But “Father Stu,” while it does follow many of these plot lines, also subverts many of them and merges them with storylines that appeal more to men as well. The movie plays out — particularly in the second half — as an action or sports movie in which Stuart has to overcome external obstacles by conquering inner demons while tossing quips around like a faith-based Tony Stark. In fact, in contrast to most faith-based films, in order to follow God, Stuart has to defy not only the advice of the men in his life — and sometimes church authority — but the women in his life too. This is a common experience for men — including religious men — but it doesn’t often make it into faith-based films.
Will audiences appreciate the film?
Sadly, despite this being perhaps the best example of the faith-based formula, the movie will probably be ignored by faith-based and secular audiences alike. Secular audiences typically don’t come out for anything too heavily religious (e.g., “Calvary,” “Silence,” “First Reformed”), and Christian audiences have a real heavy allergy to swearing, too much veneration of Mary, and portrayals of premarital sex. In probably this movie’s one really bad misstep to me, Stuart Long and his girlfriend have sex before he decides to become a priest. They do show how that deepens the hurt for her when they break up, but they treat it lightly enough that most Christians will probably find it objectionable.
Christians’ relationship with swearing in movies tends to perplex and frustrate outsiders. Many Christians see swearing as part of the ugliness in the world, and seeing that in a movie distracts them from experiencing God’s redemption of the ugliness in the world. To people who aren’t bothered by swearing, this can seem hypocritical, since Christians don’t typically have the same problems with depictions of violence — as “The Passion of The Christ” and “Hacksaw Ridge” can attest — which is far worse than swearing. To this, Christians — surprisingly, rightly — argue that unlike swearing, violence in movies doesn’t lead to imitation.
Personally, I don’t have a problem with swearing in movies like many Christians do, but I do respect why others do. Even so, to me the swearing in this film serves the same purpose of glorifying God that the explicit violence did in “The Passion of The Christ”: It increases the authenticity, which makes seeing God’s glory all the more clear. This is how real people like those depicted in the story that need God’s grace actually talk. Even if Christians don’t see it that way, though, I hope that Christians don’t let that keep them from seeing the movie, since this is exactly the kind of faith-based film we should be encouraging people to make.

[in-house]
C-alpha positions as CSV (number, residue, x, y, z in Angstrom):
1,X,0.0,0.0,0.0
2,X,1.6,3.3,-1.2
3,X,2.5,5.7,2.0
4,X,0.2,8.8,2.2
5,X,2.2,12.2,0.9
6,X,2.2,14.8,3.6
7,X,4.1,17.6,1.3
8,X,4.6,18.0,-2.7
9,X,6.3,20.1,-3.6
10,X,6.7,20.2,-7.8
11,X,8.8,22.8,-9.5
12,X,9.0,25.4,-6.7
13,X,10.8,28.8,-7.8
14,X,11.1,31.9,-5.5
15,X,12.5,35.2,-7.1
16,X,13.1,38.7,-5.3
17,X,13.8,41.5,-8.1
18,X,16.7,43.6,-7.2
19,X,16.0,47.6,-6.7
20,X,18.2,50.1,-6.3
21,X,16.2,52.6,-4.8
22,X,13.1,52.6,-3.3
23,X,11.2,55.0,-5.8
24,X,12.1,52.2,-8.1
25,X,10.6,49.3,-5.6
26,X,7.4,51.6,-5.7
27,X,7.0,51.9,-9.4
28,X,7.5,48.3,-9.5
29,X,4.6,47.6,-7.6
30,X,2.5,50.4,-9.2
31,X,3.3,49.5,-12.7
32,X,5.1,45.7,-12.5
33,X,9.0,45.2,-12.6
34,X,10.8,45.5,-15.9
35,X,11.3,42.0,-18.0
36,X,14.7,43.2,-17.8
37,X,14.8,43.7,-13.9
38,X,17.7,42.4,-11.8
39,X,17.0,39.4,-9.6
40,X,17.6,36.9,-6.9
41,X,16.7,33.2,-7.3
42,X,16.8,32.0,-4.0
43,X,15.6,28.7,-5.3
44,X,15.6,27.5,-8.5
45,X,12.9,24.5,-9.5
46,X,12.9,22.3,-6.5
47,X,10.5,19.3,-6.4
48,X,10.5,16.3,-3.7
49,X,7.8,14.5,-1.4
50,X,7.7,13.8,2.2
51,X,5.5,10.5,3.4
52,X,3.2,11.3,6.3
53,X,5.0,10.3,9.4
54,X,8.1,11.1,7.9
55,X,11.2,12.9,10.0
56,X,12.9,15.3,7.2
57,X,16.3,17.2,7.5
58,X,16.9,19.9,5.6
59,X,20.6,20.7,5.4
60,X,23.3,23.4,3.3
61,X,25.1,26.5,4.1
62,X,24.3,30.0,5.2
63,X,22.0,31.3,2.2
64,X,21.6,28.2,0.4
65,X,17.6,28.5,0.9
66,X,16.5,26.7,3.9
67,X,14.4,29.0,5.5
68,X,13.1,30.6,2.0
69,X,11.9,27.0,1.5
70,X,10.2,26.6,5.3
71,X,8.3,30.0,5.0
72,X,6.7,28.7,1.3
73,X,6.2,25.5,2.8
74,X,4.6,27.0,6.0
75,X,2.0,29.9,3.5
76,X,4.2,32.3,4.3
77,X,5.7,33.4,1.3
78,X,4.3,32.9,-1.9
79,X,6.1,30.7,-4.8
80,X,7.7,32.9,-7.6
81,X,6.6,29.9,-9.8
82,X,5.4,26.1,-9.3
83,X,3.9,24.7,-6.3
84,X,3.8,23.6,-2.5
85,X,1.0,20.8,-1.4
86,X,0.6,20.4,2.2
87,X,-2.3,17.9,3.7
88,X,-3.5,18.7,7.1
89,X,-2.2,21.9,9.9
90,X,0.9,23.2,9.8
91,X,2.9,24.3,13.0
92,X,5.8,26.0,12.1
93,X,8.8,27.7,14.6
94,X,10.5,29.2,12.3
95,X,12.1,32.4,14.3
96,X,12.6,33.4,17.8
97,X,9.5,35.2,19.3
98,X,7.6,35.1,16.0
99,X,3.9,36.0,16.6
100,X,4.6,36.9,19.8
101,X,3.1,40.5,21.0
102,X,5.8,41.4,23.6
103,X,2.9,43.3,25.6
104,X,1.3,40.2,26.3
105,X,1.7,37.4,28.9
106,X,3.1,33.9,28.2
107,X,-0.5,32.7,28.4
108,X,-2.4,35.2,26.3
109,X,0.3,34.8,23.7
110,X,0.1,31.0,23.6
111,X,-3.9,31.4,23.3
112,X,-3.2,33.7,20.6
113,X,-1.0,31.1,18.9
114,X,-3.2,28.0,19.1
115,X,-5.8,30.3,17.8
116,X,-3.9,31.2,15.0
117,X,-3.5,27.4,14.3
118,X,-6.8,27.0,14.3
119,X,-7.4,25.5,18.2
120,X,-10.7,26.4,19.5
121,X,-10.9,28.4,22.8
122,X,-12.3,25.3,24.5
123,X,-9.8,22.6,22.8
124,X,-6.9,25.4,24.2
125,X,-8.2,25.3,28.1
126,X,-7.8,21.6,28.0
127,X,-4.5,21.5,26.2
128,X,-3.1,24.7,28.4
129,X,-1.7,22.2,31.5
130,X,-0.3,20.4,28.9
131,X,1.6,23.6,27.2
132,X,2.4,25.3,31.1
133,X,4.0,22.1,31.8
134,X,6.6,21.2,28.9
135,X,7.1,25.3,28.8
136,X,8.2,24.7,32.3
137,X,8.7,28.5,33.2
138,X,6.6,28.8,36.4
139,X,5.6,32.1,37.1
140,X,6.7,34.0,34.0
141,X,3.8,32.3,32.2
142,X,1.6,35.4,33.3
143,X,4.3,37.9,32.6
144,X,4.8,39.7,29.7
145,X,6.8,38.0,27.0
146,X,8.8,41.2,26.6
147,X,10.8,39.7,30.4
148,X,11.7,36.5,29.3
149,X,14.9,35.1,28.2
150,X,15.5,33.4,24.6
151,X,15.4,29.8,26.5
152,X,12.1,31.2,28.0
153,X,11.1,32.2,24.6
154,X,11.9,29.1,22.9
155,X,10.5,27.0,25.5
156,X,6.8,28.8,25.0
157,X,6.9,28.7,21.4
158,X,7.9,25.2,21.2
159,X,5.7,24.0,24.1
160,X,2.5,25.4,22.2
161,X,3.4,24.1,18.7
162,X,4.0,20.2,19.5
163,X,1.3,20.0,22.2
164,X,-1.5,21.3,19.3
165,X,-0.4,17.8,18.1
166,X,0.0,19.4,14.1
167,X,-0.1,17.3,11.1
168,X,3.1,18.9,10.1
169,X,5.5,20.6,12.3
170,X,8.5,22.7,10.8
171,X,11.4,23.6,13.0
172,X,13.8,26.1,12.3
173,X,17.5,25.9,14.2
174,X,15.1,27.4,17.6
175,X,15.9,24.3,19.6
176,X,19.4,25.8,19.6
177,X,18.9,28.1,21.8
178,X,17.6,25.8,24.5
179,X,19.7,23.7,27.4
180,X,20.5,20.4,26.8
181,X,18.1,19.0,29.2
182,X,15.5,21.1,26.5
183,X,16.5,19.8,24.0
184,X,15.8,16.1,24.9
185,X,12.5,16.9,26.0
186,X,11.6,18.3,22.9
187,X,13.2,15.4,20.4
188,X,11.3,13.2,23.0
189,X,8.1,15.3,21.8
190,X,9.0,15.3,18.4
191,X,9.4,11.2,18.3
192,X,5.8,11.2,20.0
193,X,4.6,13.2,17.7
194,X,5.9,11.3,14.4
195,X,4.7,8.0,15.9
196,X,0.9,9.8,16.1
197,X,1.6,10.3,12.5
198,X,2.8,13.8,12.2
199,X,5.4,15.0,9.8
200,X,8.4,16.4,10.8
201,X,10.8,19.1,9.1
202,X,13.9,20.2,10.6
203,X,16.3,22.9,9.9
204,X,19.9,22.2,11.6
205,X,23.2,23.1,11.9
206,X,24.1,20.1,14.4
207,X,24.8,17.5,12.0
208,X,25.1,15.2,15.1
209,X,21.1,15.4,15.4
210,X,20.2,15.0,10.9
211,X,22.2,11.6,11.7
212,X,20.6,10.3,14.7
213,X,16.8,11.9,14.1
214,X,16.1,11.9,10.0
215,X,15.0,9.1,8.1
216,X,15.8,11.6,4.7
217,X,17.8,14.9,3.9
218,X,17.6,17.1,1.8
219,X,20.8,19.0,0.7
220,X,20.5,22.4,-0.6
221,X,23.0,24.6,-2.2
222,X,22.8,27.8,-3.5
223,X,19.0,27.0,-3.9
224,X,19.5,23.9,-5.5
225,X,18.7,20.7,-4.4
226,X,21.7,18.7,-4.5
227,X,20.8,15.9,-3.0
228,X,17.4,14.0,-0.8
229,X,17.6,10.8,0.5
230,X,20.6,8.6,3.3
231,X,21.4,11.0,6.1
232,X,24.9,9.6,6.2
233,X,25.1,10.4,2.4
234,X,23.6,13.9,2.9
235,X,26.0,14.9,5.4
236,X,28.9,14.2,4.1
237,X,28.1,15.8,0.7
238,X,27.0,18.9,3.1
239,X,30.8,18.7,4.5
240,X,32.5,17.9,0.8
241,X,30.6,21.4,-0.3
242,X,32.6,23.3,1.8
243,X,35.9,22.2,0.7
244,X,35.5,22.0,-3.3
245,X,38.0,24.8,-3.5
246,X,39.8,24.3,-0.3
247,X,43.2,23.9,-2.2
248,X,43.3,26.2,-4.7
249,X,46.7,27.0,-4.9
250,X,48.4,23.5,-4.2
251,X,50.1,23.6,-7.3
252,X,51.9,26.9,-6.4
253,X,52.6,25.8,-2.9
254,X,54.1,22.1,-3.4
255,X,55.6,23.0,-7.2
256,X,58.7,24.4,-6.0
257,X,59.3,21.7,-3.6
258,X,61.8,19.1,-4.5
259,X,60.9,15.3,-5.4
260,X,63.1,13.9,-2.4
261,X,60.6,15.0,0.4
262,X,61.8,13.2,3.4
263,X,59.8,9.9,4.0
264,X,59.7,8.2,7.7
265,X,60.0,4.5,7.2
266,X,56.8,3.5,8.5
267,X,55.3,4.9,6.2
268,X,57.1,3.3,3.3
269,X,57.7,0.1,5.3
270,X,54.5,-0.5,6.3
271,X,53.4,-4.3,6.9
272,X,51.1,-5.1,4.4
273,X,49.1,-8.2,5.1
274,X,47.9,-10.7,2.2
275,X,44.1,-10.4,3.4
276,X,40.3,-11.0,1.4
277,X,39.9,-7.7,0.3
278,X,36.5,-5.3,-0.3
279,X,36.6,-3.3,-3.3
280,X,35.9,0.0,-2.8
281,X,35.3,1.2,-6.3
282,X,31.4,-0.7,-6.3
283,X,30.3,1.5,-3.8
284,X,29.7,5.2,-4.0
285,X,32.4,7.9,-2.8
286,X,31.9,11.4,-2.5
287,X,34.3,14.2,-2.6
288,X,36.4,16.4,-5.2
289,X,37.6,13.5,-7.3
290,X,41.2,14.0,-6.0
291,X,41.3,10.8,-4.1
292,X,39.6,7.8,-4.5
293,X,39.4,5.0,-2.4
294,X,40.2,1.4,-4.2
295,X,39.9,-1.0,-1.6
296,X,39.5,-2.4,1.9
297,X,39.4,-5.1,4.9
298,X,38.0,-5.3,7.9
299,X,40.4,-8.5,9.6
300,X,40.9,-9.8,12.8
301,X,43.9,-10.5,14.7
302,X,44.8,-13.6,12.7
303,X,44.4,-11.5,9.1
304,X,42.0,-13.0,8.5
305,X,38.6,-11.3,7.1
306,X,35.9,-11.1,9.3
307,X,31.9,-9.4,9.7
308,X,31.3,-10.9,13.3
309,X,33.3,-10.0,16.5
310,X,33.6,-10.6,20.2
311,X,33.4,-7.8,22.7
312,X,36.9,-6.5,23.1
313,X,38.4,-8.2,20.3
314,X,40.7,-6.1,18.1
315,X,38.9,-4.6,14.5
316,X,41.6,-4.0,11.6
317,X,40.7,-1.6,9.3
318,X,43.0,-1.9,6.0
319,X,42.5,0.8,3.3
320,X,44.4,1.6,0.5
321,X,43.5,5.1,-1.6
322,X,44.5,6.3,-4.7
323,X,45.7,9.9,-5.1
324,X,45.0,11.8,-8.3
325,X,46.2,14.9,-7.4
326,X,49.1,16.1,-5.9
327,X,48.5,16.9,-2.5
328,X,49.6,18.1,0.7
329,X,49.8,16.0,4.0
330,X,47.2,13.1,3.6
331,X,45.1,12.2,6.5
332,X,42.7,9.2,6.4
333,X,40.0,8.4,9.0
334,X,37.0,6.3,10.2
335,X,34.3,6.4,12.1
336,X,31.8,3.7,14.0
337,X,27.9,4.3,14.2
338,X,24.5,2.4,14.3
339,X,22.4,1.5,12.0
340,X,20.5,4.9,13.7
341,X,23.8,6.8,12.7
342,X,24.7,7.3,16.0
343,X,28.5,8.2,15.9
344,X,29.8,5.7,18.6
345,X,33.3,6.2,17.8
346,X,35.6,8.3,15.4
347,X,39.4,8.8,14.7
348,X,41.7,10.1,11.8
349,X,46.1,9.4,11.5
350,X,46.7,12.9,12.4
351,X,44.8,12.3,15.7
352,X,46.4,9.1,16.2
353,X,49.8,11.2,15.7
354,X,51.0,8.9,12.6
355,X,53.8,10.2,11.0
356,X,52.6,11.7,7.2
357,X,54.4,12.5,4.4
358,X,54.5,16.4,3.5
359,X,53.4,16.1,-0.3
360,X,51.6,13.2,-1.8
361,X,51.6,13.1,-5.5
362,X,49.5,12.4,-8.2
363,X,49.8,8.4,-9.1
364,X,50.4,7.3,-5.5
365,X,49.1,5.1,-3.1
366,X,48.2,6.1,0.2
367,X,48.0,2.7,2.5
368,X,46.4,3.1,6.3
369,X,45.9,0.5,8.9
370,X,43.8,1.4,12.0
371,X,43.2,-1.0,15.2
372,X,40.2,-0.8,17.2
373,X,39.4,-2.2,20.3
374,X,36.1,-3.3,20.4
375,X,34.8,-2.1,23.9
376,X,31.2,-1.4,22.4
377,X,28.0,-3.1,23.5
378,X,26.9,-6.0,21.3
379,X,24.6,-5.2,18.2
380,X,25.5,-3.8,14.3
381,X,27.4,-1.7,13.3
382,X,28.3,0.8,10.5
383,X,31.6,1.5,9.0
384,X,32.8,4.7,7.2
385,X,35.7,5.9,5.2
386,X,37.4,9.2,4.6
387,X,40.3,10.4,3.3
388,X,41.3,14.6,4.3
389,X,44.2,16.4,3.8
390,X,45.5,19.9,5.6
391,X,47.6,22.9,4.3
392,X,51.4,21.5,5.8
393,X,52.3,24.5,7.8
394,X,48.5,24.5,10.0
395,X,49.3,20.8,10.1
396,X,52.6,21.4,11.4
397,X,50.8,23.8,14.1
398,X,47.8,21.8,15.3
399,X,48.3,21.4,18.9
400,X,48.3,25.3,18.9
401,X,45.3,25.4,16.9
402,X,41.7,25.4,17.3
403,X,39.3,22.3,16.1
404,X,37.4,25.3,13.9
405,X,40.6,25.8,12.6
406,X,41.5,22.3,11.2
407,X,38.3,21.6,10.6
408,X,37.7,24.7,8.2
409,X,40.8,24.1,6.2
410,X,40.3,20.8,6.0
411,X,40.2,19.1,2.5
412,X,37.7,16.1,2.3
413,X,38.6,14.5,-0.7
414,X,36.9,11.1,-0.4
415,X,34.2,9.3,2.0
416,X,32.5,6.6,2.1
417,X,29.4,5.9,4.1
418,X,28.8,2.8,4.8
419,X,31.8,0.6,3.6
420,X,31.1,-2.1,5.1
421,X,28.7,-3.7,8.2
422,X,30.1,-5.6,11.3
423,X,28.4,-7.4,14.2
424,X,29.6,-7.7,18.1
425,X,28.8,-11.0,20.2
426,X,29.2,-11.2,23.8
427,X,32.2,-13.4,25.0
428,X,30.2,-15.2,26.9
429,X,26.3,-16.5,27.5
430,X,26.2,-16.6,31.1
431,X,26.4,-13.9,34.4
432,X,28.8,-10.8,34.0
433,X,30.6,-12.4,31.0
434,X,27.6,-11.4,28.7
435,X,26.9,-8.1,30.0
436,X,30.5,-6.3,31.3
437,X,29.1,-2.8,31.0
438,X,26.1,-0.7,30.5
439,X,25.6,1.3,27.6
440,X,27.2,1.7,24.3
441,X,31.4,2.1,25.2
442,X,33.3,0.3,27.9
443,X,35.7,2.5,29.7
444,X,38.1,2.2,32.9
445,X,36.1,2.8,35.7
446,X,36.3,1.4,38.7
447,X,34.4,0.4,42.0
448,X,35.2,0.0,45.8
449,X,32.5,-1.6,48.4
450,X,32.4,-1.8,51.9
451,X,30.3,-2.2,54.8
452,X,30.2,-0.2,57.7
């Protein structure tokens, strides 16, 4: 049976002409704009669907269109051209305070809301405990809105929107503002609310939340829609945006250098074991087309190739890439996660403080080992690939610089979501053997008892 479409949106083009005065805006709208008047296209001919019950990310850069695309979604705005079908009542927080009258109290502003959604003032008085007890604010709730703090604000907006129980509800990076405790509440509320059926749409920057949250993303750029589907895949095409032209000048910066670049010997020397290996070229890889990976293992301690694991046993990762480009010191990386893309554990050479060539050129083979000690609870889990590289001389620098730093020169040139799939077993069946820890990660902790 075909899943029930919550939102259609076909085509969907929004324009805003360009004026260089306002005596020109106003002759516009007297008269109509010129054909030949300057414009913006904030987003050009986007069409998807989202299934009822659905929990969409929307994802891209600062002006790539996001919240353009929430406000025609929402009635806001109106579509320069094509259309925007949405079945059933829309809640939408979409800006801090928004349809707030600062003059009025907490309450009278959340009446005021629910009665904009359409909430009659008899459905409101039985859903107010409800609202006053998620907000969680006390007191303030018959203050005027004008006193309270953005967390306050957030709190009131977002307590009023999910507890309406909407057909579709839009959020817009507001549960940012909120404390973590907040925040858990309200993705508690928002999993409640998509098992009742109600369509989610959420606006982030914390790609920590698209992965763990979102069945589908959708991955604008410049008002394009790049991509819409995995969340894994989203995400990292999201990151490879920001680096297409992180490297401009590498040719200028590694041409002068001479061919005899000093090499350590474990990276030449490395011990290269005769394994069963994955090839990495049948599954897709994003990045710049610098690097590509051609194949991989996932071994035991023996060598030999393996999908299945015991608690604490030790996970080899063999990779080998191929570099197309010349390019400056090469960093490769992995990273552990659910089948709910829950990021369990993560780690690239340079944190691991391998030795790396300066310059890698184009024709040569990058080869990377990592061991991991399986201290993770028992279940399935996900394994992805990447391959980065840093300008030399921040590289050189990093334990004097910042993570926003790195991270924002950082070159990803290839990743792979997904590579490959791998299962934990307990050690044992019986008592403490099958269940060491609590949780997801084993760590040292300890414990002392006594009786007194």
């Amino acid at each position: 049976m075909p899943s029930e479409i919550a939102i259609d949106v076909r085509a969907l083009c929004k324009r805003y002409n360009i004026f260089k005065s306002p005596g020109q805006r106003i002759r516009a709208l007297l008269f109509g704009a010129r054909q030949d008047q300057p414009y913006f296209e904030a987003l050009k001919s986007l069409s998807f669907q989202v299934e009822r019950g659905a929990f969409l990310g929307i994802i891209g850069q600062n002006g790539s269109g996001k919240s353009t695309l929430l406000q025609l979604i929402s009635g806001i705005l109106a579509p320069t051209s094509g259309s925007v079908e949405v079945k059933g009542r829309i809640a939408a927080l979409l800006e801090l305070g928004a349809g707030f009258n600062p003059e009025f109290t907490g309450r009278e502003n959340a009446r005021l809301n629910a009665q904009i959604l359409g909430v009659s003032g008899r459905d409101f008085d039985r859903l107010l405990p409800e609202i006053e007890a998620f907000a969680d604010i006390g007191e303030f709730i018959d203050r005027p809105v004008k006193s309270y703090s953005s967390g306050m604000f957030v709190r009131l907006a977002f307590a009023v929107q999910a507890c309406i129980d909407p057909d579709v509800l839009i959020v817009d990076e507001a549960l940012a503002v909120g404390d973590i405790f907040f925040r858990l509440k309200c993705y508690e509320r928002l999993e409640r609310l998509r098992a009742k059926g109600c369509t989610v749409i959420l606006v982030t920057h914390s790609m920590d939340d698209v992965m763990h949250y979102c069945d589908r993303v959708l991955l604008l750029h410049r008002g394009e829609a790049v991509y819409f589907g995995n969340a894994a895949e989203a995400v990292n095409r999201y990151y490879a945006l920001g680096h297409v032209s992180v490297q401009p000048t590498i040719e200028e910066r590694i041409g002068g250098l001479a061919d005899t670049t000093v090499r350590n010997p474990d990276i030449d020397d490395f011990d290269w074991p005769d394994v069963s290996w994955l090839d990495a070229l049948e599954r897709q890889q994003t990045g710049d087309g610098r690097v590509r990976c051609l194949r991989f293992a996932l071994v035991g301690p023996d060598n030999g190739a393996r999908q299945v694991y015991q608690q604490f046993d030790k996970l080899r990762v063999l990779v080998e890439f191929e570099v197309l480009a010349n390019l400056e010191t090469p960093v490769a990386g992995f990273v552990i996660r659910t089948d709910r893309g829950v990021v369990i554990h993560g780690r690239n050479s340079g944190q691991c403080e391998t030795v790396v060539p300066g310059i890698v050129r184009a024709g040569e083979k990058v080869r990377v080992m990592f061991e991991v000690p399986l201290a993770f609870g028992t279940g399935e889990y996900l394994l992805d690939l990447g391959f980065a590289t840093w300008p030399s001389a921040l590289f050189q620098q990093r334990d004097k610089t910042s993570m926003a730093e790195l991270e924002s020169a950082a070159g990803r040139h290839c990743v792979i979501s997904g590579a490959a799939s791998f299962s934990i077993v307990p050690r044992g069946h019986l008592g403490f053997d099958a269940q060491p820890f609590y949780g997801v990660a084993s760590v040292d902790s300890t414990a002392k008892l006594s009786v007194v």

That said, I think the fact that Stu and his girlfriend don’t get together is going to be maybe the bigger issue that will keep people away from the movie — even if they don’t admit it. Men won’t like it because it will make them choose between their fantasy of getting the girl and their fantasy of being close to God. Women won’t like it because it means the closer the hero gets to God, the further he gets from the character they identify with. This isn’t theoretical. A gal friend of mine stayed behind from the screener for that very reason.
On the one hand, this is too bad. After all, it’s a true story, and this is the way it really happened. And it’s good for the many single Christians to see that a single life can be a life glorifying to God. However, I do relate to feeling the lack of movies that give a picture of what it looks like to integrate my romantic longings with my spiritual longings. So perhaps that would be a good thing to explore in these filmmakers’ next faith-based project.
That said, there’s a chance that “Father Stu” will do quite well. Mel Gibson — who produced the movie and whose girlfriend directed and wrote it — has consistently been the one guy who’s been able to make R-rated movies that appeal to faith-based audiences (“Passion of The Christ,” “Hacksaw Ridge”), so a Gibson-backed project is a better bet than most. And The Daily Wire has also recently had similar success getting faith-based audiences to support its own R-rated movies, and they have been promoting “Father Stu” as well. Similarly, the popularity of people like Jordan Peterson and a growing “Christian masculinity” movement show there’s a growing interest among men in expressions of Christianity that appeal more to their sensibilities.
Mark Wahlberg told Today he is hopeful that the movie does well and that this opens up further opportunities to make similar films that can give people hope and connect them with their faith:
“If people really recognize the power of the film, then maybe those things will happen, you know? We’ll see. But you know, again, if this movie does a lot and it does a lot of business, it’ll do a lot for people, and then we’ll be able to do a lot with the success of the film to help others.”
I hope that people who constantly say they want great faith-based movies will turn out for “Father Stu.” And I hope that Christians who normally would shy away from movies with rough dialogue will give it a chance. As someone who hungers for quality and authentic representations of faith onscreen that celebrate God rather than simply deconstruct him, I hope that this movie does well and inspires other moviegoers to follow in its footsteps.
– By Joseph Holmes | Holmes is an award-nominated filmmaker and culture critic living in New York City. He is co-host of the podcast “The Overthinkers” and its companion website theoverthinkersjournal.com, where he discusses art, culture and faith with his fellow overthinkers. This review first appeared in ReligionUnplugged. Used with permission.